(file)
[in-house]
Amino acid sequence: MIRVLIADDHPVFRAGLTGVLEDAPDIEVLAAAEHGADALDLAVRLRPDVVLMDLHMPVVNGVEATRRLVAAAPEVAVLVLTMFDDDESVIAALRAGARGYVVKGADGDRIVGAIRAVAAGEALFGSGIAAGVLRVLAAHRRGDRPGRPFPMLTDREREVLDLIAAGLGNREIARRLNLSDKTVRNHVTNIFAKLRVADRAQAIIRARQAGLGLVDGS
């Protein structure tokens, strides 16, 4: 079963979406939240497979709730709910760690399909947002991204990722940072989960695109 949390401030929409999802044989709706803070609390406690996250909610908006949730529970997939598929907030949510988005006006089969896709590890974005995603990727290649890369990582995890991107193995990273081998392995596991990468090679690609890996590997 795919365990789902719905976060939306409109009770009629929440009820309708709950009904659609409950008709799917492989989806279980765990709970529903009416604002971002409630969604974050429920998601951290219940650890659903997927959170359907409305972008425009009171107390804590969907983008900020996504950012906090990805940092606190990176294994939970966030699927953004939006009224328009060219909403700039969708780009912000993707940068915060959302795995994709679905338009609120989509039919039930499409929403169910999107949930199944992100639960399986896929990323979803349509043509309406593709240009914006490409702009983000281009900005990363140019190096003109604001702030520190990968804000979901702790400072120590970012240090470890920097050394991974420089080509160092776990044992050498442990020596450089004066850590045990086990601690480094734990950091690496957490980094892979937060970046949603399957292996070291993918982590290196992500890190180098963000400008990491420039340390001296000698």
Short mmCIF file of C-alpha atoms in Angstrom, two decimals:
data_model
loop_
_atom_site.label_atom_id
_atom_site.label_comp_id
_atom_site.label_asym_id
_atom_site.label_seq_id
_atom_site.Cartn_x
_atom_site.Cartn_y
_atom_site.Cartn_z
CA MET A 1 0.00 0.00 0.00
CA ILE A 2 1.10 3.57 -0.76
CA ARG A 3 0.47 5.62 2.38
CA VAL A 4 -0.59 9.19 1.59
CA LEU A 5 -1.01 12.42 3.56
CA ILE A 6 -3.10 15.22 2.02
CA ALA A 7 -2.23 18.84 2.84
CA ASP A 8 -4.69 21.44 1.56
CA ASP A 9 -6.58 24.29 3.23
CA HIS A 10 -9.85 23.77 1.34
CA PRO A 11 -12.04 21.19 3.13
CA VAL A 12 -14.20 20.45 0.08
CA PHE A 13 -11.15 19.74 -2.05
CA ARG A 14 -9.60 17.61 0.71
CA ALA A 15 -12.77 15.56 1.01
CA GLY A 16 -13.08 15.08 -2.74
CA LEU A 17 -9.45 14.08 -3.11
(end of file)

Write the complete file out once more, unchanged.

[in-house]
Amino acid sequence: MIRVLIADDHPVFRAGLTGVLEDAPDIEVLAAAEHGADALDLAVRLRPDVVLMDLHMPVVNGVEATRRLVAAAPEVAVLVLTMFDDDESVIAALRAGARGYVVKGADGDRIVGAIRAVAAGEALFGSGIAAGVLRVLAAHRRGDRPGRPFPMLTDREREVLDLIAAGLGNREIARRLNLSDKTVRNHVTNIFAKLRVADRAQAIIRARQAGLGLVDGS
């Protein structure tokens, strides 16, 4: 079963979406939240497979709730709910760690399909947002991204990722940072989960695109 949390401030929409999802044989709706803070609390406690996250909610908006949730529970997939598929907030949510988005006006089969896709590890974005995603990727290649890369990582995890991107193995990273081998392995596991990468090679690609890996590997 795919365990789902719905976060939306409109009770009629929440009820309708709950009904659609409950008709799917492989989806279980765990709970529903009416604002971002409630969604974050429920998601951290219940650890659903997927959170359907409305972008425009009171107390804590969907983008900020996504950012906090990805940092606190990176294994939970966030699927953004939006009224328009060219909403700039969708780009912000993707940068915060959302795995994709679905338009609120989509039919039930499409929403169910999107949930199944992100639960399986896929990323979803349509043509309406593709240009914006490409702009983000281009900005990363140019190096003109604001702030520190990968804000979901702790400072120590970012240090470890920097050394991974420089080509160092776990044992050498442990020596450089004066850590045990086990601690480094734990950091690496957490980094892979937060970046949603399957292996070291993918982590290196992500890190180098963000400008990491420039340390001296000698």
Short mmCIF file of C-alpha atoms in Angstrom, two decimals:
data_model
loop_
_atom_site.label_atom_id
_atom_site.label_comp_id
_atom_site.label_asym_id
_atom_site.label_seq_id
_atom_site.Cartn_x
_atom_site.Cartn_y
_atom_site.Cartn_z
CA MET A 1 0.00 0.00 0.00
CA ILE A 2 1.10 3.57 -0.76
CA ARG A 3 0.47 5.62 2.38
CA VAL A 4 -0.59 9.19 1.59
CA LEU A 5 -1.01 12.42 3.56
CA ILE A 6 -3.10 15.22 2.02
CA ALA A 7 -2.23 18.84 2.84
CA ASP A 8 -4.69 21.44 1.56
CA ASP A 9 -6.58 24.29 3.23
CA HIS A 10 -9.85 23.77 1.34
CA PRO A 11 -12.04 21.19 3.13
CA VAL A 12 -14.20 20.45 0.08
CA PHE A 13 -11.15 19.74 -2.05
CA ARG A 14 -9.60 17.61 0.71
CA ALA A 15 -12.77 15.56 1.01
CA GLY A 16 -13.08 15.08 -2.74
CA LEU A 17 -9.45 14.08 -3.11